Tuesday, June 30, 2009

Lil Rocker's first real trip

Wife and I took our first trip with Lil Rocker in late April. He was well-mannered, cooperative, and we enjoyed having him along.

We left Little Rock late in the a.m. Thursday. A sign of things to come, we gave four people the nickel teardrop "tour" before we even got away from the pumps. (Lesson #1: If you don't enjoy meeting folks, don't buy a teardrop.)

By the time we got to Decatur, AL, we were plenty ready for bedtime. Pointe Mallard Park Campground there is publicly owned, and the City of Decatur has made it into quite an attraction: golf course, fishing and boating, ice park, water park, batting cages, etc. A bit crowded, but well-kept and clean, and in April, relatively quiet. Check it out at www.pointmallardpark.com/campground/index.shtml.

As in the rest of the South this year, Decatur got plenty of rain this spring, so the 'skeeters were a bit of a problem. But nothing Off couldn't handle. The temperature, though a bit warmer than we usually like for sleep, wasn't bad. Lil Rocker has no A/C, but we didn't need it. Our TD has AC outlets in the cabin, and with the side windows and the skylight open, a little AC-powered clip-on fan kept the air moving comfortably.

The next day, Friday, we visited my aunt and cousins, some of whom I hadn't seen since 1978. Then, we headed for Huntsville, only about 25 miles up the road, where we stopped at the U.S Space & Rocket Center. The traffic wasn't too bad, but we had to move along at a good pace. Lil Rocker gave us no problems, so we kept up well.

The center, though, really wasn't that great. I expected it to rival the National Aerospace Museum in Washington, DC, but it fell short considerably. Given the area's history in U.S. rocketry and space exploration, that really is unfortunate.

That night, we camped at Monte Sano State Park above Huntsville. The ranger who showed us to our campsite was very enthusiastic about how well-maintained and clean his park was. So we backed the Lil Rocker in. (Lesson #2: It's true that small trailers are harder to back than larger. So, TD novices just should expect to have a bit of trouble early on with backing up. But it gets easier quickly, I promise.)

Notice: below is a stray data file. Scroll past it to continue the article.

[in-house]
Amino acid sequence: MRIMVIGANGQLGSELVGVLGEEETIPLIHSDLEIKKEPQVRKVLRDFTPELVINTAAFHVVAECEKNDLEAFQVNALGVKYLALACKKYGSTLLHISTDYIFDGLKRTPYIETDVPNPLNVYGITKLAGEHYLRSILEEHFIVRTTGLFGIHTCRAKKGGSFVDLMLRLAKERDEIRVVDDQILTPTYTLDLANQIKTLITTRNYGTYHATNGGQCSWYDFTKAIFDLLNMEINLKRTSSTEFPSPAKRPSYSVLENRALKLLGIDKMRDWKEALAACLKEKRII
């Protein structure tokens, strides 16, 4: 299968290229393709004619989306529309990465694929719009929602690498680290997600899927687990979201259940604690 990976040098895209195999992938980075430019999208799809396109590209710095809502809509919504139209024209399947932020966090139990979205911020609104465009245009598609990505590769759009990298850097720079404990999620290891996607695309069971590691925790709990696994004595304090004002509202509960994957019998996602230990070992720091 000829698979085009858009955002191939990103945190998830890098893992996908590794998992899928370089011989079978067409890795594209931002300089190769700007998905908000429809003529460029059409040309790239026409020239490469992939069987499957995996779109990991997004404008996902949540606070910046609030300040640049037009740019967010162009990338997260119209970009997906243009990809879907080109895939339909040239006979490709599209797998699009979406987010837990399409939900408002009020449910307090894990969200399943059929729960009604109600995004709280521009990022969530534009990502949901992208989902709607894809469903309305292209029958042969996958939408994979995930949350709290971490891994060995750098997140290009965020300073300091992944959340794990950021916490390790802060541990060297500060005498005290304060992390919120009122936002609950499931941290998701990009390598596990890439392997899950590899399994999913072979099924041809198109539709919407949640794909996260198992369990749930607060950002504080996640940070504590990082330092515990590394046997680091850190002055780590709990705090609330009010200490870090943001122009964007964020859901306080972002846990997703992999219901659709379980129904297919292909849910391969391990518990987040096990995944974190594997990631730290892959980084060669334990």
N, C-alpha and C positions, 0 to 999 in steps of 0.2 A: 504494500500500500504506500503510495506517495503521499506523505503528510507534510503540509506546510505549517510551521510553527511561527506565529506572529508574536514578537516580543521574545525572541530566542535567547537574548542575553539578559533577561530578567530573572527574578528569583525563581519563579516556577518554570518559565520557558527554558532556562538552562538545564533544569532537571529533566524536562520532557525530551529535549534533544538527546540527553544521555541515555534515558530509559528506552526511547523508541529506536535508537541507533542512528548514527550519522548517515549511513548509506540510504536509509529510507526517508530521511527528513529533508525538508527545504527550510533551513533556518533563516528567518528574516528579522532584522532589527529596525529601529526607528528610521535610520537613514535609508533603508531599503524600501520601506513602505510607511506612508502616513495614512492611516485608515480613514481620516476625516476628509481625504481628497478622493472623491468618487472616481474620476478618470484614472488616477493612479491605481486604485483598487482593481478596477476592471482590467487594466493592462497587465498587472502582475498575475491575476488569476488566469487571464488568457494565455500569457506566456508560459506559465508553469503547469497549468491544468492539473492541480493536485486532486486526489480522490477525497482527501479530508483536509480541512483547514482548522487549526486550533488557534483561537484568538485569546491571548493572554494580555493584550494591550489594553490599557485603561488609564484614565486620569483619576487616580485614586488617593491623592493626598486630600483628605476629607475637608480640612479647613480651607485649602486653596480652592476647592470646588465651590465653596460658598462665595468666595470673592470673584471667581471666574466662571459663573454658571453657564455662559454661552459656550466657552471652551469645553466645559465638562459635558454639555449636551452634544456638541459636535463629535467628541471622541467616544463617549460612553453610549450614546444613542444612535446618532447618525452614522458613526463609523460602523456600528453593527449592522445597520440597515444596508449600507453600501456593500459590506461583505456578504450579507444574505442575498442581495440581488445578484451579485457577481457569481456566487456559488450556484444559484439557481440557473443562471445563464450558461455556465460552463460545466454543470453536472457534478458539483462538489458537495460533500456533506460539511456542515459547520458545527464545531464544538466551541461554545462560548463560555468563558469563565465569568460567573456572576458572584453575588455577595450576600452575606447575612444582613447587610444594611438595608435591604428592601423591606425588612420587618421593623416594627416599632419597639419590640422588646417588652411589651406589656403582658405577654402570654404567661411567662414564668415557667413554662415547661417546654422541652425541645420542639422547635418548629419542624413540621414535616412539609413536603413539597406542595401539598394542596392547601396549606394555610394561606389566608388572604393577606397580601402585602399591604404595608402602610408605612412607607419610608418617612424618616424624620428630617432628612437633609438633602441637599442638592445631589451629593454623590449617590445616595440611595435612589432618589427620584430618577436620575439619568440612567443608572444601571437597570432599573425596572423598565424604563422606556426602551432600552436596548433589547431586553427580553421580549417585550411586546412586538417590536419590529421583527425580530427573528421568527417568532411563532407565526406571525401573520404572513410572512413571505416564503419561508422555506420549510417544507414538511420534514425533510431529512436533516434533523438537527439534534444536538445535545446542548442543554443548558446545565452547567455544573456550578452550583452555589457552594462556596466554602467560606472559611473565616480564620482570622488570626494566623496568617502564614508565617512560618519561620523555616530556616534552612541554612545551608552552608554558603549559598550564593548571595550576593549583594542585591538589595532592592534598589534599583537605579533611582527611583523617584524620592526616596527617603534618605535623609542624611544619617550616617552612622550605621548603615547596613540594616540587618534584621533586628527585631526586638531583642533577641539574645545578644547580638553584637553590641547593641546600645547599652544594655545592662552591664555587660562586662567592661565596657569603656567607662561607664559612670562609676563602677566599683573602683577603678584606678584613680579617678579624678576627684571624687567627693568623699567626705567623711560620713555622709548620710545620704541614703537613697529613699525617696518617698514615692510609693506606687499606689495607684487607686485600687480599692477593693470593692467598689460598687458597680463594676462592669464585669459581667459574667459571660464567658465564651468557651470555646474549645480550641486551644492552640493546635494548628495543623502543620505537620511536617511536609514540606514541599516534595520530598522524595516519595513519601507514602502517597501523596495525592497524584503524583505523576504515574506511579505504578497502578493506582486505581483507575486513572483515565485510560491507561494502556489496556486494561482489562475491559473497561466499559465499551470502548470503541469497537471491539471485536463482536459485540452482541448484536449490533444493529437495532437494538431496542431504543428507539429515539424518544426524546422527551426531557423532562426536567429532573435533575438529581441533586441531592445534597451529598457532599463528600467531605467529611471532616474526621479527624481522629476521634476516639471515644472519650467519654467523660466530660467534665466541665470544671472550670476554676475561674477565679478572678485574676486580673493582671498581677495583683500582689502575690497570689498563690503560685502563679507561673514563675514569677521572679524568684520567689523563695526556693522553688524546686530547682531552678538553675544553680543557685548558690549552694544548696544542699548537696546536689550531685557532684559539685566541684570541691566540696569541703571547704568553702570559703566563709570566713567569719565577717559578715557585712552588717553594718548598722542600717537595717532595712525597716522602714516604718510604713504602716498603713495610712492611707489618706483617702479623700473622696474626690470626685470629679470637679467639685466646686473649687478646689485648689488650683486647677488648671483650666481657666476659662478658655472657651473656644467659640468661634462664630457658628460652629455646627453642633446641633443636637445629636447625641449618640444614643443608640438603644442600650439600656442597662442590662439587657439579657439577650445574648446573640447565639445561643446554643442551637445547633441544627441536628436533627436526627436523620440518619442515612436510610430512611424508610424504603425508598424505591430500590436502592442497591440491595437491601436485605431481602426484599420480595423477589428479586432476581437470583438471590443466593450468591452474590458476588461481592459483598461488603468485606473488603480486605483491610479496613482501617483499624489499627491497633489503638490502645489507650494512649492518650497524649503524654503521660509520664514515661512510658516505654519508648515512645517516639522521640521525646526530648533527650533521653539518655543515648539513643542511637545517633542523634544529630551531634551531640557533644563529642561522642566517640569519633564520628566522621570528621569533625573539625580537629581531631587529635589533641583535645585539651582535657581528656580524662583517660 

We leveled, chocked and unloaded the Lil Rocker; then, last thing, I plugged into the AC power. There wasn't any.

For most teardroppers, that ain't no beeg thang. However, apnea means I need a C-PAP machine to get a good night's sleep, and it runs on electricity. So, when we found we had no power, we had to put everything away and moved over one space. (Lesson #3: Check out the hookups - power, water, etc. - before anything else; then, set up.)

Saturday, we continued east, stopping off to tour Cathedral Caverns State Park (http://www.alapark.com/CathedralCaverns), between Greater Woodville and Metropolitan Grant, AL. It's a relatively new state park, I believe, and its main attraction, the cave, is HUGE and very impressive -- lots of formations, large rooms and even a "stalagmite forest." Well worth the $10 per adult admission.

DeSoto State Park on Lookout Mountain at Fort Payne, AL, was our Saturday night stop. The ranger there noted with pride that the park had been renovated recently, and he just knew we would enjoy our stay. I'd laughingly mentioned our electricity experience the previous night. He'd just driven off, we'd barely backed into the newly graveled level site (with its brand new concrete slab-based hookups and nice roomy green spaces), and Wife had just unlatched her car door when the man in the adjacent RV welcomed us.

"Y'all got any power?? he asked. "Mine just quit."

Simultaneously, campers from across the road came to tell us that their electricity, too, had failed. They began asking questions, and we gave them the nickel TD "tour" of Lil Rocker. A couple minutes later, the ranger was back, apologizing all over himself for the power outage after having bragged on his park.

"No problem," we told him.

The seven or eight who'd gathered at our site finished their NTDT and left, and we set up as dusk settled. By this, the third night out, my main hope for our TD had materialized: I could now set it up in five-10 minutes. Beats the yellouttaahtent.

Incidentally, The power company did get things going again by midnight, just about the time my apnea was kicking in. So, I just fired up my C-Pap and went back to sleep.

We enjoyed DeSoto. A night-long cool breeze ensured we were well-rested when we rose Sunday morning. After breakfast, we took a 45-minute walk, then hit the road.

More on our Lil Rocker's maiden voyage later. Until then, if you see us on down the road, be sure to wave big.

And remember: Keep the rubber to the road and the shiny side up!